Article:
B.C. is following the lead of some eastern provinces and is lowering the bottom age limit for eligibility of the AstraZeneca vaccine.
Starting later this week, the province will be launching AstraZeneca clinics directed at people age 40 and up in high-risk communities with a high rate of transmission.
The province will be deploying reserve 75,000 doses of the AstraZeneca vaccine donated by the U.S. to communities and neighbourhoods based on case counts. Distribution of the AstraZeneca vaccine already underway through pharmacies in some communities will also see age eligibility lowered from 55 to 40.
In the BC Interior, Enderby and Invermere are being targeted by specific clinics. Other communities targeted by the province include a dozen Lower Mainland neighbourhoods and Dawson Creek.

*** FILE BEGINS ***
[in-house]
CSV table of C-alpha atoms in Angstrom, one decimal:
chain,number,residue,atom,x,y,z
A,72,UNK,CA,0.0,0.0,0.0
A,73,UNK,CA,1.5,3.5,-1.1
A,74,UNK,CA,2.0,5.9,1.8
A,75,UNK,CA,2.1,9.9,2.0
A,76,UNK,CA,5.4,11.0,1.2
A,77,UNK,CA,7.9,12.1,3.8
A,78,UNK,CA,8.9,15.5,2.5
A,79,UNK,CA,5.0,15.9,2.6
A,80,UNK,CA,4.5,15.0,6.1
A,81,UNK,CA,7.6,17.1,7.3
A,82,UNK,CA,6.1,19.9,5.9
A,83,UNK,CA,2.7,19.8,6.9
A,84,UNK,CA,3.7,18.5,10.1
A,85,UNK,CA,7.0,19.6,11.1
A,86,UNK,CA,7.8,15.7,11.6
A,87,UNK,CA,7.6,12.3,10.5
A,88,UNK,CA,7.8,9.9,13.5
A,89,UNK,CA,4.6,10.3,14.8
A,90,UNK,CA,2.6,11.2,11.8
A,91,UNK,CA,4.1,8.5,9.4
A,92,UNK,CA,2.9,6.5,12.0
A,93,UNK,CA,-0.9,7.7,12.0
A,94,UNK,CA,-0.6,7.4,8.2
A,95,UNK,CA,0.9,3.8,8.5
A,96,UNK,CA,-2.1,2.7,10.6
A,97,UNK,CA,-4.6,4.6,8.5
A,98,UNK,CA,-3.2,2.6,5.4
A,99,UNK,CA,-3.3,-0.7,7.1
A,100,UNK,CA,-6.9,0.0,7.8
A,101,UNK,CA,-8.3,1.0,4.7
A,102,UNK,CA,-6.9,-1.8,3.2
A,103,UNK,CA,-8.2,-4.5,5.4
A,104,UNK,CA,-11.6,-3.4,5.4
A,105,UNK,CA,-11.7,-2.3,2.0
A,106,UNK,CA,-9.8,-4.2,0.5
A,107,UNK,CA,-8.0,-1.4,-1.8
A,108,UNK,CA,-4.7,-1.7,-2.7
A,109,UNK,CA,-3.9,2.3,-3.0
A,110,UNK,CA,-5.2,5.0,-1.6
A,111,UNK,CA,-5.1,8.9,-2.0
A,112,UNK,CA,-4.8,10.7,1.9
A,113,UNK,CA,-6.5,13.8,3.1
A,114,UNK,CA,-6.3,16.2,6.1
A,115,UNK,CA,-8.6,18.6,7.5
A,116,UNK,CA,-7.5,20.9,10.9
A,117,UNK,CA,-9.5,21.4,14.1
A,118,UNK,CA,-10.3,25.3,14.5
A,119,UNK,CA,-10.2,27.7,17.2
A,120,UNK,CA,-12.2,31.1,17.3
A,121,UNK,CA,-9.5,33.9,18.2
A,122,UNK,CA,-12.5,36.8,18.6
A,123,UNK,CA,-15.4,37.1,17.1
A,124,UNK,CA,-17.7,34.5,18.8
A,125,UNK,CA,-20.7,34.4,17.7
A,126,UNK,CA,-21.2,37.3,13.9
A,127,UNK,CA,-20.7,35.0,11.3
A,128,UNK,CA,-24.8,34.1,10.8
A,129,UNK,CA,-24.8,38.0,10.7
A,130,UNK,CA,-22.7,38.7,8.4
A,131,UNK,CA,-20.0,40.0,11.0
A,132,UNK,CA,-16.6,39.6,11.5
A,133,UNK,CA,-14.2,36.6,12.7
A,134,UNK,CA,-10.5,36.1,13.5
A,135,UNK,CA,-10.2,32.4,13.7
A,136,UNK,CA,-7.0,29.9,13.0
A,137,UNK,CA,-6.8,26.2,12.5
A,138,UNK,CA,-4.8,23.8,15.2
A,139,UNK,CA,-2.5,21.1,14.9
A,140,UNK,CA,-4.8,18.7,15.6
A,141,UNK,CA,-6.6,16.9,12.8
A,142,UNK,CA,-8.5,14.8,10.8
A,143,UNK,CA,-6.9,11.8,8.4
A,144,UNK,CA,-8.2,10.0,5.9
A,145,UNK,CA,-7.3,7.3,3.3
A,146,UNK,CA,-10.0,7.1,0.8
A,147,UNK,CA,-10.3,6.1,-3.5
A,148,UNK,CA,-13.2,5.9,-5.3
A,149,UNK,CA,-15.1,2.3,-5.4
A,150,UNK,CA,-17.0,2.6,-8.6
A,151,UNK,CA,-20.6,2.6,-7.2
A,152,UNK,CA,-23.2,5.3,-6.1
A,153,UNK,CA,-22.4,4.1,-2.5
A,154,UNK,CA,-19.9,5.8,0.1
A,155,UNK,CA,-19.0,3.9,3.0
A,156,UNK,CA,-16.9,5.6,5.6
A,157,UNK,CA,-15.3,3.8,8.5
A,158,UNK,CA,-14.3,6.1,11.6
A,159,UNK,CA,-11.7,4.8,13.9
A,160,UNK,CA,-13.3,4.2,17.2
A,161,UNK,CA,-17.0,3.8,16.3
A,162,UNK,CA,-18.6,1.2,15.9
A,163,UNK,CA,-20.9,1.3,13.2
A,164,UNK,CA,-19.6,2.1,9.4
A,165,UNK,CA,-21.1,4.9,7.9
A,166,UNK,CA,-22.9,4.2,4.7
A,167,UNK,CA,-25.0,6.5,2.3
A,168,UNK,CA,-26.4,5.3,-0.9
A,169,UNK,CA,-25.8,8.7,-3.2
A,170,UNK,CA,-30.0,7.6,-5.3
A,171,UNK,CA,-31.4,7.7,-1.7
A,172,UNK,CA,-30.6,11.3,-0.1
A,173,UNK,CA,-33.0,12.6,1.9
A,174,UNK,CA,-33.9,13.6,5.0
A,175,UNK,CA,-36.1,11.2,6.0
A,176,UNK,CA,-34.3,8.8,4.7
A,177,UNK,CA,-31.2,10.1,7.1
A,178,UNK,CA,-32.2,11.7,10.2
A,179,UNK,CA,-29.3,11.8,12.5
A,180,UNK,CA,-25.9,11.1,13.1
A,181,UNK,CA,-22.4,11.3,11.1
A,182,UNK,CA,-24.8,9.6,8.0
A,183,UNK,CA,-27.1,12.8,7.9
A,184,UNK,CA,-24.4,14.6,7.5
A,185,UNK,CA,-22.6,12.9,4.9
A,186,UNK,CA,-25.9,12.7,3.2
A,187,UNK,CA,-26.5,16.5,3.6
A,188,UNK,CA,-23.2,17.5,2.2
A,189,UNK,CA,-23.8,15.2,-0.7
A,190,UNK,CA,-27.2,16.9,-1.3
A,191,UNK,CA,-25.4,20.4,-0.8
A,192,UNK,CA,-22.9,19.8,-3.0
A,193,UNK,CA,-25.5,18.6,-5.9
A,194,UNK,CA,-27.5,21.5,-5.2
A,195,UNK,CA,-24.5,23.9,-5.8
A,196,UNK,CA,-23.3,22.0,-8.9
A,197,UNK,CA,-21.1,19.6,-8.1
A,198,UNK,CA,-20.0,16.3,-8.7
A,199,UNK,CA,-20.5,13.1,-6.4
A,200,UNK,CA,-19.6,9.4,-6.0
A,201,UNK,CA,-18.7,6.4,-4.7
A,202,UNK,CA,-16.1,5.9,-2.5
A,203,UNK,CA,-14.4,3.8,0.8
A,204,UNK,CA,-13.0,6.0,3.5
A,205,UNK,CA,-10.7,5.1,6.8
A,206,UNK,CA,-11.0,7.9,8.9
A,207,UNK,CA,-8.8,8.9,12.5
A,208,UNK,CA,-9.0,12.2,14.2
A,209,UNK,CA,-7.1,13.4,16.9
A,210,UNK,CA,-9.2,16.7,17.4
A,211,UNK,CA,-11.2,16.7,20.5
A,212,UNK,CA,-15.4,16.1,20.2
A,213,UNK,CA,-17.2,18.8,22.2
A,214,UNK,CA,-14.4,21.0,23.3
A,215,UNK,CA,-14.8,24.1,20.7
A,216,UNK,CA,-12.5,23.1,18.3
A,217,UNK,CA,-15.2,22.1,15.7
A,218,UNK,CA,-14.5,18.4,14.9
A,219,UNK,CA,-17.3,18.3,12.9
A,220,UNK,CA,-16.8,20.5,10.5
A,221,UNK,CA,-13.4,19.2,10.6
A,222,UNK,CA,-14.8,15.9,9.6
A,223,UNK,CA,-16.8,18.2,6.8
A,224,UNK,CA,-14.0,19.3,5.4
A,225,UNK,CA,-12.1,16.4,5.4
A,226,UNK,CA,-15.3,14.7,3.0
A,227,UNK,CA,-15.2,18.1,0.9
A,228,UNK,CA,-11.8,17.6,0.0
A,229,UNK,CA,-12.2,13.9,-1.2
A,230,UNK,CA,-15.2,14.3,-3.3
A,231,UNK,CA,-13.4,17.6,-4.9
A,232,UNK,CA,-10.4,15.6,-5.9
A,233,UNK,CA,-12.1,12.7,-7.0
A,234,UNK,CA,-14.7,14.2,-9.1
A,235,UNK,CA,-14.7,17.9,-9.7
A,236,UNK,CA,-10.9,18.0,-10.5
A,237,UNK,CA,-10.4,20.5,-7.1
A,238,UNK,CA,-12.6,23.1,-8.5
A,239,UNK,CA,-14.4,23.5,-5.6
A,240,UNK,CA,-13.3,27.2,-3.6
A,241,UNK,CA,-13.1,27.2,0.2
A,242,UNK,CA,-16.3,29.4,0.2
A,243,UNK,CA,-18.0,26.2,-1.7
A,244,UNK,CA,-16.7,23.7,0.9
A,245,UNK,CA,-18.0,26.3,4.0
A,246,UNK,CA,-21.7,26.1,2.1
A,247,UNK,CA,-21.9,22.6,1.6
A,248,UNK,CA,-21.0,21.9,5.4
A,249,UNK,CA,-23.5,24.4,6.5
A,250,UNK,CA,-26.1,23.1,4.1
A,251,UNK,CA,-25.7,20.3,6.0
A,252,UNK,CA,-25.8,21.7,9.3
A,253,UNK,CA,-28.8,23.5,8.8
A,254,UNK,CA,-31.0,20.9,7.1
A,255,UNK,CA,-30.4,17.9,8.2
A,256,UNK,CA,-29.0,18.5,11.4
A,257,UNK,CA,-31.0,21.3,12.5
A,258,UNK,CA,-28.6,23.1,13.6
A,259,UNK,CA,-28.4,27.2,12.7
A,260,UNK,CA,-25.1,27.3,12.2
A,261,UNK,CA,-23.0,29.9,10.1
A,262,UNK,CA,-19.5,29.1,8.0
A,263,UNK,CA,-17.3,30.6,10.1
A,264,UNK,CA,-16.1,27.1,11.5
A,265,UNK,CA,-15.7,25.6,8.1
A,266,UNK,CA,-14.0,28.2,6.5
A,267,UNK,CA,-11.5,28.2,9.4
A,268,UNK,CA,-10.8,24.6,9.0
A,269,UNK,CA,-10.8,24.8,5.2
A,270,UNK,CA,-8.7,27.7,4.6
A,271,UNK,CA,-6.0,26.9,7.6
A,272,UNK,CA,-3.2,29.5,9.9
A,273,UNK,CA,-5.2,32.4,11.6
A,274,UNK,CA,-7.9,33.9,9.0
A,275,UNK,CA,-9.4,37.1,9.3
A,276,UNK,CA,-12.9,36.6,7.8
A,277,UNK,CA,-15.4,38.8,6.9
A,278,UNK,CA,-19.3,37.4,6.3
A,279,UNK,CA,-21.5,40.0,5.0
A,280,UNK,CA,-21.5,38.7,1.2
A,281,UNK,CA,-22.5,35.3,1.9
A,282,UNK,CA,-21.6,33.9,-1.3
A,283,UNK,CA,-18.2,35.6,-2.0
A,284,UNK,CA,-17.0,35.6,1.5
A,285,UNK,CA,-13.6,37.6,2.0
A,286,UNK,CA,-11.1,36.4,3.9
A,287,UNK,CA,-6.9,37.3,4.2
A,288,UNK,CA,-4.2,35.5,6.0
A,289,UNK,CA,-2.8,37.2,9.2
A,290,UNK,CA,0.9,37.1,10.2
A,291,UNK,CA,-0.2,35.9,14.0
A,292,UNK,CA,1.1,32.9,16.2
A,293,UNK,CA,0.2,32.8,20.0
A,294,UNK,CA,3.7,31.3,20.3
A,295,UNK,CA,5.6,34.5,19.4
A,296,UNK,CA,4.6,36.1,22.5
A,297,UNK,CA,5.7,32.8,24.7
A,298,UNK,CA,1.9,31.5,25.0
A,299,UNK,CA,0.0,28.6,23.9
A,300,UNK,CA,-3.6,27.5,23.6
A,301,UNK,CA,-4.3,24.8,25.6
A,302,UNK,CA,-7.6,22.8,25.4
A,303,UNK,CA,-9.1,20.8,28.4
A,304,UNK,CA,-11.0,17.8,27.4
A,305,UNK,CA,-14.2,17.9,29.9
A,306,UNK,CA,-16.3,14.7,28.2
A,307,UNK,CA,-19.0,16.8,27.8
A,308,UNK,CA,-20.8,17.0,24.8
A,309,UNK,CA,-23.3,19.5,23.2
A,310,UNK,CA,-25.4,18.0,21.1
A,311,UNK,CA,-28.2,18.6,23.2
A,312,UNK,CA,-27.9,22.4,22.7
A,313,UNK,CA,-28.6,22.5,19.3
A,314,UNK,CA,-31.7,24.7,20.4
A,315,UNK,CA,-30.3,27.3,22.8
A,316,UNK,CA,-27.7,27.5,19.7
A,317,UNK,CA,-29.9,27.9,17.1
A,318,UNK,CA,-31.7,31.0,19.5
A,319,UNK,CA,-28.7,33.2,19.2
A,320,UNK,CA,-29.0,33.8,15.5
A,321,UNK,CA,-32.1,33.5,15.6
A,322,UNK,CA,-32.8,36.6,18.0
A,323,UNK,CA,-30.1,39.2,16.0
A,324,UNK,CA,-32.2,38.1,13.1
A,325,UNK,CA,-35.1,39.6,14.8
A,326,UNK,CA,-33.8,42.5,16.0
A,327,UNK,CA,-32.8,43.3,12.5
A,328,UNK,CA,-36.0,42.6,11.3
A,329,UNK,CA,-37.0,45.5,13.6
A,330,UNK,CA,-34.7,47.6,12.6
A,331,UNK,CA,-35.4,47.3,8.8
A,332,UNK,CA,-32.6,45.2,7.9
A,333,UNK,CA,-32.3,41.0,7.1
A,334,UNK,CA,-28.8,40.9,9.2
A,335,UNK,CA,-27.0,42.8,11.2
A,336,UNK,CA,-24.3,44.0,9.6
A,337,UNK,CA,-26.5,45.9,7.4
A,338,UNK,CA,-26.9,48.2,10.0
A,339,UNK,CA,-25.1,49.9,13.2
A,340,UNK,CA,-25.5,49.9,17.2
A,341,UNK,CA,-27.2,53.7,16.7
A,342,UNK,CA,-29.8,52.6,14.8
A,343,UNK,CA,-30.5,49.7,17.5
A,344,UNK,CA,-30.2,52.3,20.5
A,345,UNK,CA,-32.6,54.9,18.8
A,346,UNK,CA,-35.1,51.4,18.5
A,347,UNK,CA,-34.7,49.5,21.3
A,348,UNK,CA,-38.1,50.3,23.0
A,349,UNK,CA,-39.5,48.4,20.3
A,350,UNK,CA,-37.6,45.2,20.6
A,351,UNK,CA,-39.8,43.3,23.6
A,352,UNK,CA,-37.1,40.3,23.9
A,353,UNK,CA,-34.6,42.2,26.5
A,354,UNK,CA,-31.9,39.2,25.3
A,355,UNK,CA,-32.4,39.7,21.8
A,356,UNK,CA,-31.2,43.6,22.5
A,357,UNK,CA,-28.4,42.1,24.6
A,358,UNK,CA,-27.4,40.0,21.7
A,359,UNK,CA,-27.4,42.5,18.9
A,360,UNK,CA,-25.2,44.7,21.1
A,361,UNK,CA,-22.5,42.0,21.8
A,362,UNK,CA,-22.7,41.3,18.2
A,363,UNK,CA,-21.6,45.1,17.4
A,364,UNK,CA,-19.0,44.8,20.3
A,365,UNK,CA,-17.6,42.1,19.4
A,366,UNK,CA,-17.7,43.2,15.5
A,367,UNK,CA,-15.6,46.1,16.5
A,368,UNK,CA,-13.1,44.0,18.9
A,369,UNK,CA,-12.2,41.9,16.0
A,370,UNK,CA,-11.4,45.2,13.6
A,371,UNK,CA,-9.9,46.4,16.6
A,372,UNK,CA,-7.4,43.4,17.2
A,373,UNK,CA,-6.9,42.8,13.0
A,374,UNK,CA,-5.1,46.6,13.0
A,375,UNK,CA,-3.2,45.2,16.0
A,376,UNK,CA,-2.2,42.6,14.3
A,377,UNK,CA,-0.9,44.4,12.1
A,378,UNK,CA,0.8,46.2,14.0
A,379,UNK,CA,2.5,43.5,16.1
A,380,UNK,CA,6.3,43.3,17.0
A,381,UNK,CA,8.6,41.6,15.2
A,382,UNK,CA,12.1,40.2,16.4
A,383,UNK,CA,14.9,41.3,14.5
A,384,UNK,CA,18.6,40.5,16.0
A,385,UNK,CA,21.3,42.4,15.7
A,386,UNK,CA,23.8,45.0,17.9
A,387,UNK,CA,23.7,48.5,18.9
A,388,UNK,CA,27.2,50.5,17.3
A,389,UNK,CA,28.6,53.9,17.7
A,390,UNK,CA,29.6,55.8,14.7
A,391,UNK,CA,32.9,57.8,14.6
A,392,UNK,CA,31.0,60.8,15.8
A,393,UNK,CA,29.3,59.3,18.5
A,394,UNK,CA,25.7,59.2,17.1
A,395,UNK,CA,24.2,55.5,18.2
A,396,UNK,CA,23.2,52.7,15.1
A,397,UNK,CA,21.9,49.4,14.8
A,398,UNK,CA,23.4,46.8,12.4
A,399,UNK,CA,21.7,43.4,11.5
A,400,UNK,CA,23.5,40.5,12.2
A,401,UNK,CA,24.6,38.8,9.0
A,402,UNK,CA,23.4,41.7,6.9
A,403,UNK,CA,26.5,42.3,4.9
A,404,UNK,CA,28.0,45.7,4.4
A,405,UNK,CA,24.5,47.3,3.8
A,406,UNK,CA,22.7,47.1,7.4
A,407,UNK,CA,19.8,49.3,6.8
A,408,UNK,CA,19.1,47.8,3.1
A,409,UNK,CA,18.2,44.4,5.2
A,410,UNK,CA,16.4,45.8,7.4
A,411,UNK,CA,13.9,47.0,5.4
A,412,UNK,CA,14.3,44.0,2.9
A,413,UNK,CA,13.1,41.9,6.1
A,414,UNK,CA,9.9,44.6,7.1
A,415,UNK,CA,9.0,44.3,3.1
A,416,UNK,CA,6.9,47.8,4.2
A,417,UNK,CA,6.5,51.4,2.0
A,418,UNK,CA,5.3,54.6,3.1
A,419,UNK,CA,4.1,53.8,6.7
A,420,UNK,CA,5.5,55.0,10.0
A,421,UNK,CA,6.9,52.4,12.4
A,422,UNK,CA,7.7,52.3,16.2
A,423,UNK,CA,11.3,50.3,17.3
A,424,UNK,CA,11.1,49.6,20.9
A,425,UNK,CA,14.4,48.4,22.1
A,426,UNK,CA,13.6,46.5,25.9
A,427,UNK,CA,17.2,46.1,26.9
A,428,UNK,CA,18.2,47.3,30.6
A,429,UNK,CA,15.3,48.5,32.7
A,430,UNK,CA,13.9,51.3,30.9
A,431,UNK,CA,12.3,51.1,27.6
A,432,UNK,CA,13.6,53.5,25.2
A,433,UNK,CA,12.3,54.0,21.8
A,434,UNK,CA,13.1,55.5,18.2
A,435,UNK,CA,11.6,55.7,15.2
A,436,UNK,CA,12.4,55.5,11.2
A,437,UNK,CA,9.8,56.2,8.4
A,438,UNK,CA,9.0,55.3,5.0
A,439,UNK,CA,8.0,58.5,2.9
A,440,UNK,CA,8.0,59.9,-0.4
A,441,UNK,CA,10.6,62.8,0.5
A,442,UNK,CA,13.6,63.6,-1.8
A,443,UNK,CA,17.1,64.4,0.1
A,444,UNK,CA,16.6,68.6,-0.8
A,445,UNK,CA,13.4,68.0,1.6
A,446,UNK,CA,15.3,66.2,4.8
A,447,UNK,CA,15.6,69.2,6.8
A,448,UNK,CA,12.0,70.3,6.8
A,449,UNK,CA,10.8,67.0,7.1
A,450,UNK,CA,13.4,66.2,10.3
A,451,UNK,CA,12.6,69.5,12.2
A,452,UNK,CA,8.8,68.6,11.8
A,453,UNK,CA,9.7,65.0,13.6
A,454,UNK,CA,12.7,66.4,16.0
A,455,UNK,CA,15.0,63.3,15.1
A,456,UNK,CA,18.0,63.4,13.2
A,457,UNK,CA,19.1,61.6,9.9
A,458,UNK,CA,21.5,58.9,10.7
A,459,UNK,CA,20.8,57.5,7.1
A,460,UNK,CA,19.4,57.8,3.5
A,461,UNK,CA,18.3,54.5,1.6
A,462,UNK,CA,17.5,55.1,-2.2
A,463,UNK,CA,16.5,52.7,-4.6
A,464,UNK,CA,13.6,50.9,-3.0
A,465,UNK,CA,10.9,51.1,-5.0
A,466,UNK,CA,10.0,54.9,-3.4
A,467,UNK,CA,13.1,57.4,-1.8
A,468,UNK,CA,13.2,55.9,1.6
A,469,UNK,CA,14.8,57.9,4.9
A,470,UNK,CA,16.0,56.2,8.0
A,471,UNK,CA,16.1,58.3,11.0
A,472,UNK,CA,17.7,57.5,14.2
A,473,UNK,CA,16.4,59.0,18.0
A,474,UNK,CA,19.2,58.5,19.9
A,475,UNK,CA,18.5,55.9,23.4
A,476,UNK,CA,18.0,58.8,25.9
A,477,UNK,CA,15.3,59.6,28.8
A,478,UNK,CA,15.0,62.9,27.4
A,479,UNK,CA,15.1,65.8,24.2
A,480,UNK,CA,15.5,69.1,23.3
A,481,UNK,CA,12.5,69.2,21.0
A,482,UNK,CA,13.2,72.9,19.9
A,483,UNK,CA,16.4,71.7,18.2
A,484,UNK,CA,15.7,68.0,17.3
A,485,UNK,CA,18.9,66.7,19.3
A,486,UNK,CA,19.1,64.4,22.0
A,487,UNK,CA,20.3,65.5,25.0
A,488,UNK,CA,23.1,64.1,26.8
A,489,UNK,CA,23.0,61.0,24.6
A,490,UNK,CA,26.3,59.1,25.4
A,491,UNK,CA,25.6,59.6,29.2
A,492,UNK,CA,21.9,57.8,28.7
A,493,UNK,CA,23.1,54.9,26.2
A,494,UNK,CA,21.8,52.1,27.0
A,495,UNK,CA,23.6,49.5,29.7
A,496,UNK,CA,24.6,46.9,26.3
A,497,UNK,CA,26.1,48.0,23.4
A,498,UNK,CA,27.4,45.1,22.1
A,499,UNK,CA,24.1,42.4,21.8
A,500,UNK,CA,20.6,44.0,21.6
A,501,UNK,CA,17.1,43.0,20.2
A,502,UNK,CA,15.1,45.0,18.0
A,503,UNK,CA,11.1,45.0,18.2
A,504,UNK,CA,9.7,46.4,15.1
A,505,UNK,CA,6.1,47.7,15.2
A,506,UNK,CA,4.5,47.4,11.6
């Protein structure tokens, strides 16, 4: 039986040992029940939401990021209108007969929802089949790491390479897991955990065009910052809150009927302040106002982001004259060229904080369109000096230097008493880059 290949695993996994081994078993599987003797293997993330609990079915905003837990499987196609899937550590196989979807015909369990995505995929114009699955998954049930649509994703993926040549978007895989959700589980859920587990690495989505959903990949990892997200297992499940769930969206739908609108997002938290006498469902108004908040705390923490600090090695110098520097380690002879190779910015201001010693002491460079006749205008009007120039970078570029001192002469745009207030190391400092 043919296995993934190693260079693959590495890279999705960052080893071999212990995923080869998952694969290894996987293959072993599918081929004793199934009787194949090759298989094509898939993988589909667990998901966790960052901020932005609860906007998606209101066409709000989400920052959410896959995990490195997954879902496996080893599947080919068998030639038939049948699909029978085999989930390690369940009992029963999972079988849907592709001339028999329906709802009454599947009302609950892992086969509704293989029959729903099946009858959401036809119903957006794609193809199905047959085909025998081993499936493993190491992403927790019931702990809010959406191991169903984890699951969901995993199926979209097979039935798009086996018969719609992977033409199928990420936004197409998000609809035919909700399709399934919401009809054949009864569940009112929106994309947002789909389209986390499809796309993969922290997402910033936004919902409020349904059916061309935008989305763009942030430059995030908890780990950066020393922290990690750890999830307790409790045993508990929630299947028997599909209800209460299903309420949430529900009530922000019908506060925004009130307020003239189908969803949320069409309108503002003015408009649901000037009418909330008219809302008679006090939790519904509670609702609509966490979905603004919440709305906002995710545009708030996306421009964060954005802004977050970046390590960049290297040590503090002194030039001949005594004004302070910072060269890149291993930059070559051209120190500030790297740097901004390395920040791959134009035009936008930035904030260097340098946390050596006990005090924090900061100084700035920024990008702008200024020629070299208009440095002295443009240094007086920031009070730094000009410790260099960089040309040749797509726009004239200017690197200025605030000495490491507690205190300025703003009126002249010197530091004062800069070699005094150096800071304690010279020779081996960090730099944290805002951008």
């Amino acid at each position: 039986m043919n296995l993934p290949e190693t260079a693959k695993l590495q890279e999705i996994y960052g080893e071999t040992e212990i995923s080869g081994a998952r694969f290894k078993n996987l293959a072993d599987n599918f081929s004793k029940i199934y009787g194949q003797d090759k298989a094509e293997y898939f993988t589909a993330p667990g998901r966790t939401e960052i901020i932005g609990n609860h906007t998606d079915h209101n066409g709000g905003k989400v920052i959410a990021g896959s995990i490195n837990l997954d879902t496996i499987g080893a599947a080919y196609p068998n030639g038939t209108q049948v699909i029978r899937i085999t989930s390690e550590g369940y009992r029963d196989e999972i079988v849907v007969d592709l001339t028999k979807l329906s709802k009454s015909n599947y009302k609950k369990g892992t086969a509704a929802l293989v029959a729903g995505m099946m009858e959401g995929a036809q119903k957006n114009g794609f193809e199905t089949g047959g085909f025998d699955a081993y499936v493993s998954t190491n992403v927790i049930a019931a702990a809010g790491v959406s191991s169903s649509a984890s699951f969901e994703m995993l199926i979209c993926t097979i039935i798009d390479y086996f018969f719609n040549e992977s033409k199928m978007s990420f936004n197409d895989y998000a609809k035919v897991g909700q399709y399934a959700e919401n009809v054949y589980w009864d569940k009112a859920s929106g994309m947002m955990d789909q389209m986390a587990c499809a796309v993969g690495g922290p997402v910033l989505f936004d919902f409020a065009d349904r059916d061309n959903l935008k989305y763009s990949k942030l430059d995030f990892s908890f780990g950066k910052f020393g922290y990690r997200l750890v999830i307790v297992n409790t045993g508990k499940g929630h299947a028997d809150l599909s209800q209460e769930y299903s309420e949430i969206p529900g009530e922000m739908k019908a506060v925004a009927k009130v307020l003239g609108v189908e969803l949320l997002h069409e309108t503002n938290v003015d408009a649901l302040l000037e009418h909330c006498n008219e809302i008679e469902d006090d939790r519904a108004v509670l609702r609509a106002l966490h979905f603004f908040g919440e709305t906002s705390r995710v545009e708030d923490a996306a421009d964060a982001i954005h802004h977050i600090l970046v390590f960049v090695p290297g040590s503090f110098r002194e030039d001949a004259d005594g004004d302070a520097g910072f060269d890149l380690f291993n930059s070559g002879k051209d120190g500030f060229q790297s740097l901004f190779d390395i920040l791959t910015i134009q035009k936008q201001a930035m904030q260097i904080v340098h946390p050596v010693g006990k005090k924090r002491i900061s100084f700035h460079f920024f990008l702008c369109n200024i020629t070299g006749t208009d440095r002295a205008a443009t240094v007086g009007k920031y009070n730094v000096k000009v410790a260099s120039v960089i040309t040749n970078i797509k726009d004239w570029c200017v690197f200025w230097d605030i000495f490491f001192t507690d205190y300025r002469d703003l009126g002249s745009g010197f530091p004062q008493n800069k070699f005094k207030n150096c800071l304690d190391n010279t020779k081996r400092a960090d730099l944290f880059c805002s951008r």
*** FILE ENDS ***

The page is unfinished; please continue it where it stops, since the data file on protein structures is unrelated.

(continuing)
“This vaccine is a very good vaccine,” said Dr. Penny Ballem, executive lead of B.C.’s vaccine program, referring to the AstraZeneca jab.
She pointed to the United Kingdom, where case counts have fallen through the floor thanks to the vaccine. Its use had previously been restricted to the specific age range of 55-65 due to concerns about blood clots, but there have been just two cases in Canada after more than 700,000 doses administered.
As of April 14, there have been 114,171 doses of the AstraZeneca vaccine administered in B.C., with about 91,000 through pharmacies.
Looking at the vaccine program as a whole, the province says it remains on track to offer everyone in B.C. one dose by July 1.
Fifty-seven per cent of British Columbians over the age of 65 have already received their first dose, with uptake well over 80 per cent for those ages 80 and over.
The government is forecasting that it will start to see the positive impacts of the vaccine program on hospitalizations starting at the end of April.